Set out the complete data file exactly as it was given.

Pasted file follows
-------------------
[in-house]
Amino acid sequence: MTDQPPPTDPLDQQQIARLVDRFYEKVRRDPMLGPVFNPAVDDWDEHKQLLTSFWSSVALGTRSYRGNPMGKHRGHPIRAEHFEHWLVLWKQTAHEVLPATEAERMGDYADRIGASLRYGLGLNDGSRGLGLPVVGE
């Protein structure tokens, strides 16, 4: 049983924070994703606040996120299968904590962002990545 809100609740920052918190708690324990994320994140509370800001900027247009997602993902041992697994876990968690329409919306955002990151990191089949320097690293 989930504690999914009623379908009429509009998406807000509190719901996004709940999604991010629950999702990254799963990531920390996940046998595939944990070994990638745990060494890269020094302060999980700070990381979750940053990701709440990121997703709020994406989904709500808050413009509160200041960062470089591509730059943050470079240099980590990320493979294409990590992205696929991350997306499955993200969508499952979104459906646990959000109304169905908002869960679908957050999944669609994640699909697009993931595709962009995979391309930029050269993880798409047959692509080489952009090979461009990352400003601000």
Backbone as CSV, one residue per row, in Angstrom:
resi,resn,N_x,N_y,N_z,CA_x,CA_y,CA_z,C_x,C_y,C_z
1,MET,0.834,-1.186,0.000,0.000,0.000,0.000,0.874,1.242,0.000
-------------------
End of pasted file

[in-house]
Amino acid sequence: MTDQPPPTDPLDQQQIARLVDRFYEKVRRDPMLGPVFNPAVDDWDEHKQLLTSFWSSVALGTRSYRGNPMGKHRGHPIRAEHFEHWLVLWKQTAHEVLPATEAERMGDYADRIGASLRYGLGLNDGSRGLGLPVVGE
């Protein structure tokens, strides 16, 4: 049983924070994703606040996120299968904590962002990545 809100609740920052918190708690324990994320994140509370800001900027247009997602993902041992697994876990968690329409919306955002990151990191089949320097690293 989930504690999914009623379908009429509009998406807000509190719901996004709940999604991010629950999702990254799963990531920390996940046998595939944990070994990638745990060494890269020094302060999980700070990381979750940053990701709440990121997703709020994406989904709500808050413009509160200041960062470089591509730059943050470079240099980590990320493979294409990590992205696929991350997306499955993200969508499952979104459906646990959000109304169905908002869960679908957050999944669609994640699909697009993931595709962009995979391309930029050269993880798409047959692509080489952009090979461009990352400003601000």
Backbone as CSV, one residue per row, in Angstrom:
resi,resn,N_x,N_y,N_z,CA_x,CA_y,CA_z,C_x,C_y,C_z
1,MET,0.834,-1.186,0.000,0.000,0.000,0.000,0.874,1.242,0.000